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Figure 23. Blank Chamber Variation Simson Luger, serial number 6383. Showing wood bottom matching magazine of sheet metal crimped construction.

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Figure 24. Blank Chamber Variation Simson Luger, serial number 6383. Inside of grips. Both bear the full serial number and Simson style eagle/6.


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Figure 25. Blank Chamber Variation Simson Luger, serial number 6383. Front strap marked J.S. 206, which signifies: Infanterie-Schule, weapon number 206. The Reichswehr Infantry school was located in Dresden. During the 1920's “Hauptmann” (captain) Erwin Rommel was one of the Reichswehr Infantry School’s instructors. This Lugers association (if only vague) with the legendary Erwin Rommel greatly increased this collectors interest in it.

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Figure 26. Oberstleutnant Erwin Rommel reviewing his famous Goslarer Jager Battalion in 1934.


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Figure 27. With Italian officers, the legendary Erwin Rommel reviews the first German troops to land in North Africa. Rommel earned the name “The desert Fox” for his exploits in the North African desert.

The cavalry, artillery, and infantry war school Lugers shown above were used to instruct student soldiers in the use and firing of the Luger. The soldiers of the Reichswehr underwent intensive training at the various war schools and formed the core of the powerful World War II German Army.



Jan C Still
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Mr. JC Still
Regarding my simson luger ser# 1897B,I've taken photos and I don't know how to put the photos on line to you? Could I mail them to you,I'd need your address.Its the simson with the capital B at the end of serial # I think it was a presentation luger? Would like your thoughts on it
Ron
 
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I am an italian milsurplus rifle collector... and the world of the Luger is new to me.
As you probably know... in Italy we cannot detect firearms in the 9PB caliber, so all the Lugers that you see in Italy have been rechambered in the IMI 9x21 mm. caliber.
I found a beautiful luger to buy... it's a Simson, but there is something wrong in it.
It's a blank chamber... and I cannot find any kind of markings on it.

Can you help me to identify it?

This is the left side

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Here you can see the serial number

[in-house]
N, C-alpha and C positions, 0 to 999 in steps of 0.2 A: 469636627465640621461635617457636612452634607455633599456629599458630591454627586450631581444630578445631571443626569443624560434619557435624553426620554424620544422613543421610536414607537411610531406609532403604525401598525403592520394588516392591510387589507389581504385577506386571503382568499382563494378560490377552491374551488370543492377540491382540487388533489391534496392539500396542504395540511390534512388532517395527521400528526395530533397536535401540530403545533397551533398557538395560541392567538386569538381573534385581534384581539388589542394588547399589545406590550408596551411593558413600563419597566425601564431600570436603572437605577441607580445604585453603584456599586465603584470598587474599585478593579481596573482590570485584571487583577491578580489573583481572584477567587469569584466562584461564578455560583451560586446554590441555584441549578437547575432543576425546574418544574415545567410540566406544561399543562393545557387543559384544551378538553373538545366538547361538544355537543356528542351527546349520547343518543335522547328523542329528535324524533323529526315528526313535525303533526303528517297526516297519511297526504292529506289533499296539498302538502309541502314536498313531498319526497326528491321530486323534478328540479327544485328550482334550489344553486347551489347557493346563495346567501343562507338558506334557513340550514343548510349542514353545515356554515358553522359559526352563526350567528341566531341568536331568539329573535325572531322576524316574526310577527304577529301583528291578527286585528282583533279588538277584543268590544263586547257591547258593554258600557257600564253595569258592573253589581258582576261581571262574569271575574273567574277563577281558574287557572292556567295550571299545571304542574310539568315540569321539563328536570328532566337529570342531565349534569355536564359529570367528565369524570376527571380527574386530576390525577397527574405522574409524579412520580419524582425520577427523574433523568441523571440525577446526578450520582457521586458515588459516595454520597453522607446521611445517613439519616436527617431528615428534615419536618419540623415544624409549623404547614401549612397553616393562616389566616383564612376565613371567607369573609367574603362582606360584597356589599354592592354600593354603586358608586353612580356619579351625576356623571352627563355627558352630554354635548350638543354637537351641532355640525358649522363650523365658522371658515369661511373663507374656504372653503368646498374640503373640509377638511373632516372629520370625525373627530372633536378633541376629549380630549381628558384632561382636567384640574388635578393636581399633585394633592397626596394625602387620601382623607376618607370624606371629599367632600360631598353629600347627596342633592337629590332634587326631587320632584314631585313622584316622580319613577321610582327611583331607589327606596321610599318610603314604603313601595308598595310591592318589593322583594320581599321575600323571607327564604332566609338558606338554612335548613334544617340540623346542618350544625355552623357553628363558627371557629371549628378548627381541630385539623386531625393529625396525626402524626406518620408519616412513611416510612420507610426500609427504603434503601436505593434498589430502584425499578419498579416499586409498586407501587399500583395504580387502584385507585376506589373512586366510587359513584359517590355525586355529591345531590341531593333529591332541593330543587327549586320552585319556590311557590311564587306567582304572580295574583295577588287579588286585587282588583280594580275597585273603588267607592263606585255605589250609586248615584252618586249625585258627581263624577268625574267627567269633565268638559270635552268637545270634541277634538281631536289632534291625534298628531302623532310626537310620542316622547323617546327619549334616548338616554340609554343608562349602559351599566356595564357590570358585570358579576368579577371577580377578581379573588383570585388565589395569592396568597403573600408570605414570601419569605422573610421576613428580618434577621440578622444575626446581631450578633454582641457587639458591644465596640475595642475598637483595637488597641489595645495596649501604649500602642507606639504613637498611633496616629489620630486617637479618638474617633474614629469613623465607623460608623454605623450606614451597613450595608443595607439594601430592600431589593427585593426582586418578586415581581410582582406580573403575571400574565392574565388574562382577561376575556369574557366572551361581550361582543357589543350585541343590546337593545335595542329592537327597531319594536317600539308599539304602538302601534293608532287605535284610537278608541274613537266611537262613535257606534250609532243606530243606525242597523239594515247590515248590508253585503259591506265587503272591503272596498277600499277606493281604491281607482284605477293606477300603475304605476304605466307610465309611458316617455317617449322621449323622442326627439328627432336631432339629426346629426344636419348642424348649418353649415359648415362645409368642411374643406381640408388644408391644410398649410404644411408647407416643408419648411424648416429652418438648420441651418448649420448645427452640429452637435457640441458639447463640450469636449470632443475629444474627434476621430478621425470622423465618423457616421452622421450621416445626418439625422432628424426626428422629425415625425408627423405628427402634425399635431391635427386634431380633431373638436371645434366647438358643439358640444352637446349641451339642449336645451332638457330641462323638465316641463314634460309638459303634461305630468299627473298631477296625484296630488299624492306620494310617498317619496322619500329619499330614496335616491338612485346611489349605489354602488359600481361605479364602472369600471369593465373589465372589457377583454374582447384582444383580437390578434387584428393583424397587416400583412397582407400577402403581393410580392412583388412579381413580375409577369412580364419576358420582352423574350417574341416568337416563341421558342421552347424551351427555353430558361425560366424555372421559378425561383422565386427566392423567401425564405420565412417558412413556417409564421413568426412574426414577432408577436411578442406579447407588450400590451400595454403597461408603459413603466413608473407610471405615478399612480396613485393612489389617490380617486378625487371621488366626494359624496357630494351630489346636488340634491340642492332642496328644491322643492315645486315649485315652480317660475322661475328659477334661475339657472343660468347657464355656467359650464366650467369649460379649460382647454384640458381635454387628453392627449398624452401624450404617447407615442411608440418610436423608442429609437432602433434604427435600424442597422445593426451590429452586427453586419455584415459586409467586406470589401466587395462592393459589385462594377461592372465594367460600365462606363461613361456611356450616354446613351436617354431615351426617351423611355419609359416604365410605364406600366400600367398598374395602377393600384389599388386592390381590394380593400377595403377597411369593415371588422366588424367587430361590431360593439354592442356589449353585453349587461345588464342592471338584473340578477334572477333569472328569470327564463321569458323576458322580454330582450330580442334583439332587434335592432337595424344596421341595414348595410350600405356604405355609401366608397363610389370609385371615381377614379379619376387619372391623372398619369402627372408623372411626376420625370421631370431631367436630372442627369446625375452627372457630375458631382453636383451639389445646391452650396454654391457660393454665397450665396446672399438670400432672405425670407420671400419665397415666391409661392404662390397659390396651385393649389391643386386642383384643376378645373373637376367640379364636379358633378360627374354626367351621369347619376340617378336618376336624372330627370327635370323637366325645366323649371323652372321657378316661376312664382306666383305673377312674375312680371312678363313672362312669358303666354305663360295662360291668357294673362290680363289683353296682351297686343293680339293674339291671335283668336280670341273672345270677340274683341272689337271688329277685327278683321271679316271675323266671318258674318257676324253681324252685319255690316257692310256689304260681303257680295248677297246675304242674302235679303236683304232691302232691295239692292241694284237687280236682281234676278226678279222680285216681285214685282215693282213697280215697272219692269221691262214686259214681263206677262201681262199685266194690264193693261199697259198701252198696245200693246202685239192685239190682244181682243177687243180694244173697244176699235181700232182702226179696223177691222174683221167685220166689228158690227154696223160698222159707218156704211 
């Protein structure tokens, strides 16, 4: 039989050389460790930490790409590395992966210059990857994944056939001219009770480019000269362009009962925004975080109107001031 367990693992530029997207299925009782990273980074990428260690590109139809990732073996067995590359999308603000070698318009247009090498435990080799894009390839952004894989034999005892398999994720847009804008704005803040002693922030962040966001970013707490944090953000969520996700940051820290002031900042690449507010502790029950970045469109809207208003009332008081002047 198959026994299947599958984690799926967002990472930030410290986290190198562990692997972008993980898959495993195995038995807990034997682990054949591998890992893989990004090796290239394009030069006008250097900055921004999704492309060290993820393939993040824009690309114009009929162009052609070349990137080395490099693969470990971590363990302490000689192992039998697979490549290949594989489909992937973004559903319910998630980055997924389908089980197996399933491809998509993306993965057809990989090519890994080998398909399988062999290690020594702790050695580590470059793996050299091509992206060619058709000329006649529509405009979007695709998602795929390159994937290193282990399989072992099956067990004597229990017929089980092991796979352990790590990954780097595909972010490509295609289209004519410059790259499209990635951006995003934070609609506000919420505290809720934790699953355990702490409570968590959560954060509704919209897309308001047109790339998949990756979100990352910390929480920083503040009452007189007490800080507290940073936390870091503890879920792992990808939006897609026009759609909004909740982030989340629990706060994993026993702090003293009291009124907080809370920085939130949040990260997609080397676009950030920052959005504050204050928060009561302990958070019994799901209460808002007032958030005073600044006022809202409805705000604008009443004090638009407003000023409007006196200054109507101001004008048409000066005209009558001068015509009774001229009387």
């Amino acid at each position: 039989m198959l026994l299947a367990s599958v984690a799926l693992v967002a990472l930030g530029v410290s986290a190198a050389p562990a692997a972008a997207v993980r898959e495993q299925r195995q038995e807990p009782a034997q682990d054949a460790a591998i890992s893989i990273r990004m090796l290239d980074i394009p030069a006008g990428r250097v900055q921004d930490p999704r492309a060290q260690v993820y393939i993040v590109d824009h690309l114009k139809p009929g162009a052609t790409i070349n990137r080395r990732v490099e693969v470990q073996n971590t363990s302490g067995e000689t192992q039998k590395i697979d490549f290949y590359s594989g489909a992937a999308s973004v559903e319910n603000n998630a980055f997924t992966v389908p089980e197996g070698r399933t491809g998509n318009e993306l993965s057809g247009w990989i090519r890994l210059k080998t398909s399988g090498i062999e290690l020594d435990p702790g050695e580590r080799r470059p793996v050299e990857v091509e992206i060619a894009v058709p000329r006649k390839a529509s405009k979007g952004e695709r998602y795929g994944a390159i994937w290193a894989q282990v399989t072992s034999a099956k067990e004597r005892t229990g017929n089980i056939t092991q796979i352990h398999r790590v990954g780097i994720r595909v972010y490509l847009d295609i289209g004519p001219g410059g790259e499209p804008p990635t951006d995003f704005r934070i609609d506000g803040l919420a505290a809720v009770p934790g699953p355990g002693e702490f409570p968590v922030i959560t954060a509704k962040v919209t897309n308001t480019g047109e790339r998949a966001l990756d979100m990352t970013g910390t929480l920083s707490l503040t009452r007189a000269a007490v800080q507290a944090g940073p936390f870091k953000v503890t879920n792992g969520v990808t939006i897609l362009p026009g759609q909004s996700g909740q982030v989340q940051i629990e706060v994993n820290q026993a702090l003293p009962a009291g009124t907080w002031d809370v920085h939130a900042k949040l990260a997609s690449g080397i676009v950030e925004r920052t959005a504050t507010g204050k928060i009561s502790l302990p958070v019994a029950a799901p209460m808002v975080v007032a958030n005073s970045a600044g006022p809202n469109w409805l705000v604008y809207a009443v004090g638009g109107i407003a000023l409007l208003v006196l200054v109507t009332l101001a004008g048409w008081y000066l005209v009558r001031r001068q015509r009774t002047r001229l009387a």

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and here... the only marking on this Simson... A.S. 505 .... I think Artillery School

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Here you can see the Simson logo

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What can you say about this? Is it a sneak or reworked firearm?
It's in 7,65PB caliber (it's legal in Italy) and the chamber is very small... I can use only the Winchester or the Geco ammos, because the Fiocchi ammos are... too large :-(

Thanks in advance

Absolut
www.exordinanza.net (only in italian, sorry)
 

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Massimo
Thanks for the photographs of your Simson Luger. It appears to be a blank chamber Simson similar to the two shown above: sn 4150 figures 9-16 and sn 6383 figures 20-26. All Simson military Lugers were manufactured with a 9mm barrel.
Your Simson Luger has been refinished, as the small parts were straw color at manufacture. The barrel has been replaced for one in 7.65mm cal. The original receiver may have been replaced by an unmarked receiver. It also appears that most of the Simson acceptance stamps have been ground off. Your Simson was reworked and refinished probably after the end of World War II. Most interesting is that it retains its Artillery School stamp.
Jan
 

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Jan,
I saw a close but poor relative of your beautiful 1925 Simson number 28 last week. It was represented as "beautifully restored" but I could tell at an arms length it was well polished down before rebluing. All the markings were present but all were weakened by the polishing. Part of the "Simson" on the toggle was especially thin. The crisp lines of the original machining were rounded too.

It was a 1925 Simson serial number 176, and it also had cavalry school marks on the front grip strap. It was K.S. gun number 155.

I thought perhaps this information would be of some interest to you?
Rich
 

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Jan,

Thank you for a splendid presentation of Simson war school Lugers.
For your information: I have found last week an almost unused Simson (just very slight holster wear on the usual spots):

# 1649 a - no date, all matching (grip plates and magazine also).
It is a beauty, but I will not try to post pictures in this topic, because of the high standard of your tutorial.

Thanks again,
 

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Joop, start your own thread and post pictures, we would be very interested.

Ed